Taxes on tea started off quite low but when they increased to 100%, cautious housewives kept their supplies of tea under lock and key in special boxes called ‘caddies‘ – which derives from the Chinese ‘catty‘, a standard weight of 1⅓lb (600g).

Taxation of tea lead to tea smuggling during the 18th Century which in turn led to it being more affordable to the masses. However, the poor quality control resulted in the leaves being adulterated by corrupt merchants often mixing it with sheep dung, rat droppings and even toxic copper carbonate to make the colour resemble more like tea!

By 1785, the British government removed the tax on tea thus stamping out the smuggling trade.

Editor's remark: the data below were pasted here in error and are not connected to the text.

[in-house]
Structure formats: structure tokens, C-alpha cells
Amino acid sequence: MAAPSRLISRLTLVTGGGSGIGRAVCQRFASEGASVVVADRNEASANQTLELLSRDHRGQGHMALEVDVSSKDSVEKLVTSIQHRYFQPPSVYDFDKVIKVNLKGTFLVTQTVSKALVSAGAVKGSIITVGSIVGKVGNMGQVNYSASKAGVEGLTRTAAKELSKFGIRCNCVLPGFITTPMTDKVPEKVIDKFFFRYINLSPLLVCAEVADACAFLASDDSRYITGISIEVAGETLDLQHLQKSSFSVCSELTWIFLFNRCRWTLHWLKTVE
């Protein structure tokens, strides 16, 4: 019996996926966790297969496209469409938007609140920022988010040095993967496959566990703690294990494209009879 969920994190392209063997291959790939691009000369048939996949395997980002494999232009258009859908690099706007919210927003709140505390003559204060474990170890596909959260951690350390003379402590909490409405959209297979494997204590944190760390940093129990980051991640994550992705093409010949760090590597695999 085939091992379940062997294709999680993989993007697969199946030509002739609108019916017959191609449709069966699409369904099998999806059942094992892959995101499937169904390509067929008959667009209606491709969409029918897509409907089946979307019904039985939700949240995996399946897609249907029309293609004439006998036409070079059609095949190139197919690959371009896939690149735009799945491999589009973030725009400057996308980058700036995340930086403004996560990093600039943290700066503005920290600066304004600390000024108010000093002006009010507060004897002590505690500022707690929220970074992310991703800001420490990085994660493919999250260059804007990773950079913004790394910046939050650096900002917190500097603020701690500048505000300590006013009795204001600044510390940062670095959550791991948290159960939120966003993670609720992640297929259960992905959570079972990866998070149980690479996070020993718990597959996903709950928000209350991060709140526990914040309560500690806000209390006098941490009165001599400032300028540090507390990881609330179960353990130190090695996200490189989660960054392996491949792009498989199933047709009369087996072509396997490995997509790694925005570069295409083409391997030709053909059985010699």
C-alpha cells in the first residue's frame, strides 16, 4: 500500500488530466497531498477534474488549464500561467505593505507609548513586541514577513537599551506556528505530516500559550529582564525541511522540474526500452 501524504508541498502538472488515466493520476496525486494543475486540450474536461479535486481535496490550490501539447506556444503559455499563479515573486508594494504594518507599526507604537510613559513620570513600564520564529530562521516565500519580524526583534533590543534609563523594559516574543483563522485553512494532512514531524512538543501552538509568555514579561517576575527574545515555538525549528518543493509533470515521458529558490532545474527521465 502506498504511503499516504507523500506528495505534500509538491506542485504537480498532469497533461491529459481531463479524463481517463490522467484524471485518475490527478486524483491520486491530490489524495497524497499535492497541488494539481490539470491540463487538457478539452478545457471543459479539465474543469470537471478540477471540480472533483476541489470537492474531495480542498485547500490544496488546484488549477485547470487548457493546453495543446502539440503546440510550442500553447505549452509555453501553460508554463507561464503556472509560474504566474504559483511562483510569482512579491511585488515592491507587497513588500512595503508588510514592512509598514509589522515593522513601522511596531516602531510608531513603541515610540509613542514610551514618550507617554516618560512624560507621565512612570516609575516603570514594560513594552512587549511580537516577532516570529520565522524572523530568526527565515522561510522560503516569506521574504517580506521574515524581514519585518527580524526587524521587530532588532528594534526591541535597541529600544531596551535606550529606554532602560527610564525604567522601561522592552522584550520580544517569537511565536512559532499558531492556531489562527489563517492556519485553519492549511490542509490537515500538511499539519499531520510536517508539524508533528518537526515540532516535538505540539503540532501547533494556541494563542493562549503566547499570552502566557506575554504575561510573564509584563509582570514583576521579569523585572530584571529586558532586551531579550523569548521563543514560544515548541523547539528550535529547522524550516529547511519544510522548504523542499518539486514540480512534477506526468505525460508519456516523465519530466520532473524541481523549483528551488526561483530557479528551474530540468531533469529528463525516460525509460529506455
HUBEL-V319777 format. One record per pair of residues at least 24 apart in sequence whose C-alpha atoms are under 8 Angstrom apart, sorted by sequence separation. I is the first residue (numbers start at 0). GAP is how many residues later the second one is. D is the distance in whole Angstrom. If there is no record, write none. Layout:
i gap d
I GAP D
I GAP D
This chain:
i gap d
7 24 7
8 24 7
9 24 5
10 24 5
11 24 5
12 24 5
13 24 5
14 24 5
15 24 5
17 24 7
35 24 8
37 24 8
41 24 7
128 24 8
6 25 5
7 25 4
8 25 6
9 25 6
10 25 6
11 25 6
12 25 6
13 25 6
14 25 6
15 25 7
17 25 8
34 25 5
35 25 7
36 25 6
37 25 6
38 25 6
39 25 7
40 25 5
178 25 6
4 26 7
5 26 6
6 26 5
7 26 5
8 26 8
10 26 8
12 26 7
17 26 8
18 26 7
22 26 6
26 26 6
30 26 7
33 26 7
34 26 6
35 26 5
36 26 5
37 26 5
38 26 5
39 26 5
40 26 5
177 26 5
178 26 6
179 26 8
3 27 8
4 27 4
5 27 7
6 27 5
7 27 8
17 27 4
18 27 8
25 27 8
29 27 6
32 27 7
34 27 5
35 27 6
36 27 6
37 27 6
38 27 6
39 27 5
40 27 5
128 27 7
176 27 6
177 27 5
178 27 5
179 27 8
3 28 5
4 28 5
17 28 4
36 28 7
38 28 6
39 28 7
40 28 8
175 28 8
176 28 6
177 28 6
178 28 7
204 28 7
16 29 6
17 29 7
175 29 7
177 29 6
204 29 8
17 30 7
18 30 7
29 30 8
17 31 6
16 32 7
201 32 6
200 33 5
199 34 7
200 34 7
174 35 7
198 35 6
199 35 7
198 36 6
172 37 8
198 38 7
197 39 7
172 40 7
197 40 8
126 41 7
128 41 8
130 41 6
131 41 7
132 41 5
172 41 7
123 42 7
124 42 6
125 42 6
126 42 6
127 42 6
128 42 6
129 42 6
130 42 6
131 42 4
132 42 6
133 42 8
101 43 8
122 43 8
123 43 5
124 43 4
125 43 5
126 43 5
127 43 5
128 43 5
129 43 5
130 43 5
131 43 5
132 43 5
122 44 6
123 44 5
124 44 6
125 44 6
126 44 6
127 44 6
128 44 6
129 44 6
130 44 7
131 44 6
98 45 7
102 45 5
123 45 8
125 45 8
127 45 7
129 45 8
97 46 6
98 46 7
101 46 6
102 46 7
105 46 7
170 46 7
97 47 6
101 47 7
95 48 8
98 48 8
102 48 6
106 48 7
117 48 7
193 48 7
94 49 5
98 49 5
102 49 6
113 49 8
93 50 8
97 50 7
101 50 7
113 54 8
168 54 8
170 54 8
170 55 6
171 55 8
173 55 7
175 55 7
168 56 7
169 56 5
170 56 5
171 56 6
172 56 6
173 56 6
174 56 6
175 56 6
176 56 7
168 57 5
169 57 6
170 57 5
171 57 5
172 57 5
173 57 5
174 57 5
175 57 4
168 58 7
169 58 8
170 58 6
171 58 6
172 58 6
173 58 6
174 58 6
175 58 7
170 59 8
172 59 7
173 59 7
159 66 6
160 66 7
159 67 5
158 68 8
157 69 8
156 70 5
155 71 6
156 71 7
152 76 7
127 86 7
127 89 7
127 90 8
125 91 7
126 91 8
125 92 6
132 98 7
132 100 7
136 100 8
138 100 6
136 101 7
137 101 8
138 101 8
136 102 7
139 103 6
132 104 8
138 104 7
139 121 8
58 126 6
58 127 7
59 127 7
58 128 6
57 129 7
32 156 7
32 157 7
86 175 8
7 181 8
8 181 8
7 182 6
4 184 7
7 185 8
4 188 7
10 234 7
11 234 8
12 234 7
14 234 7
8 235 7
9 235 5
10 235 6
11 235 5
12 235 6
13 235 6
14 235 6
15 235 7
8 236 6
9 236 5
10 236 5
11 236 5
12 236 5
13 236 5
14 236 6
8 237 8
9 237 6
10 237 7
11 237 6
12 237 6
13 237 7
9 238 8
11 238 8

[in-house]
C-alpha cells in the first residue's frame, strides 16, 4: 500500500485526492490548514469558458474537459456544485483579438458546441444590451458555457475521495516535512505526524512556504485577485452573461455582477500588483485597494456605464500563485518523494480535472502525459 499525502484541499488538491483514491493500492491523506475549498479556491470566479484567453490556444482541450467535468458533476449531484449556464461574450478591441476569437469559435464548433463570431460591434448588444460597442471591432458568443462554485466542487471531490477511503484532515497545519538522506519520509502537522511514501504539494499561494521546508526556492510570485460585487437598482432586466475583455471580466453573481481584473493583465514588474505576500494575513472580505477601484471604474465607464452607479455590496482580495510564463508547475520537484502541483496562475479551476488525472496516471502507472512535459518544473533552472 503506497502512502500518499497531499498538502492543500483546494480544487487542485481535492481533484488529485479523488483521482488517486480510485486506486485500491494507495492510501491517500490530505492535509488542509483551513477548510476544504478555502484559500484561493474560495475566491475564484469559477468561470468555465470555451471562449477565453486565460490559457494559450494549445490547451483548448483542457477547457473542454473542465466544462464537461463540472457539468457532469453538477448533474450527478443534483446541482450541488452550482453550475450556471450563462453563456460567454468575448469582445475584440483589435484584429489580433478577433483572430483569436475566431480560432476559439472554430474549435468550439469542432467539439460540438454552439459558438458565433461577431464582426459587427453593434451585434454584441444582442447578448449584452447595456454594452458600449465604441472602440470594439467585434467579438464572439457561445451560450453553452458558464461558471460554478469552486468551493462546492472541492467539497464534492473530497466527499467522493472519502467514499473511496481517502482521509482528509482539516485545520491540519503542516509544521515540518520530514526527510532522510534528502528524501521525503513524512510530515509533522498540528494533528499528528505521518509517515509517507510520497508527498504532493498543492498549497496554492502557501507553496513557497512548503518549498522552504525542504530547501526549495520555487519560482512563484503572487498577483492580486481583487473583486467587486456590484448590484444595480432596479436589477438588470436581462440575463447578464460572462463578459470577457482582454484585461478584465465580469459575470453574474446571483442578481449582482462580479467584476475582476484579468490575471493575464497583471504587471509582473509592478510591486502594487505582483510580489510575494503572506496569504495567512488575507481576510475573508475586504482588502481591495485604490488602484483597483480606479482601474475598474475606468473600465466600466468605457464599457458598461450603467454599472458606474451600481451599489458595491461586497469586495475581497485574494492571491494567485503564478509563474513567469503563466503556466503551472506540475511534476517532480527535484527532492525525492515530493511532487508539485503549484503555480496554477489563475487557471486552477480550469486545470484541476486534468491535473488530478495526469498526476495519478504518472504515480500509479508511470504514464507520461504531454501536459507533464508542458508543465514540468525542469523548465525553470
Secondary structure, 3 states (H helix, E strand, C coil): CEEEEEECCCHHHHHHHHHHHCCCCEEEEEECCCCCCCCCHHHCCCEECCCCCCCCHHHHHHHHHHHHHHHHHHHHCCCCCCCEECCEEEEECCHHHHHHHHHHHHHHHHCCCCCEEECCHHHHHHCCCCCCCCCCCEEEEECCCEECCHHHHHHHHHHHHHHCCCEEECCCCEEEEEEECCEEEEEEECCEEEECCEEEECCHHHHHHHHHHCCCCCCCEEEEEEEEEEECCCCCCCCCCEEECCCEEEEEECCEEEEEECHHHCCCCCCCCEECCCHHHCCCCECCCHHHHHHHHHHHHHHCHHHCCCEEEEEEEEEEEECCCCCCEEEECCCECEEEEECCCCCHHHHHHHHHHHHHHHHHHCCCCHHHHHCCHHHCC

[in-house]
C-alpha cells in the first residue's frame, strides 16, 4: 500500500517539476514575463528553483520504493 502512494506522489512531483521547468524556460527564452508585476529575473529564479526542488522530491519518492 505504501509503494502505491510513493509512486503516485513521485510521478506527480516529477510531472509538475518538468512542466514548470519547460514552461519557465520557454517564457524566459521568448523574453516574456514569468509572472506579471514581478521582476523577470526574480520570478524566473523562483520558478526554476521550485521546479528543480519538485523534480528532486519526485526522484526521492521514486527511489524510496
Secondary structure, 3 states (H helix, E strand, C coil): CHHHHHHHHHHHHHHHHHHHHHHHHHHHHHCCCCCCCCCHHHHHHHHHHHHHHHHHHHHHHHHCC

Tea instantly became Britain’s most important item of trade from China and by 1750, it had become the most popular drink in Britain.

 

Racing On The Seven Seas

A Clipper ship - These huge three-masted ships of American design massively decreased the time it took to sail from China to Europe.
Clipper ship racing

With the growth of imports to the West, the development of fast sailing ships like the ‘Clipper’ were introduced.

These huge three-masted ships of American design massively decreased the time it took to sail from China to Europe, and sea captains would race each other to be the first to reach home port and win the most money. This lead to the famous clipper races of the 1860s.

Starting from the China Sea in the Pacific Ocean, then the Indian Ocean, into the southern tip of Africa into the Atlantic Ocean and finally to the English Channel.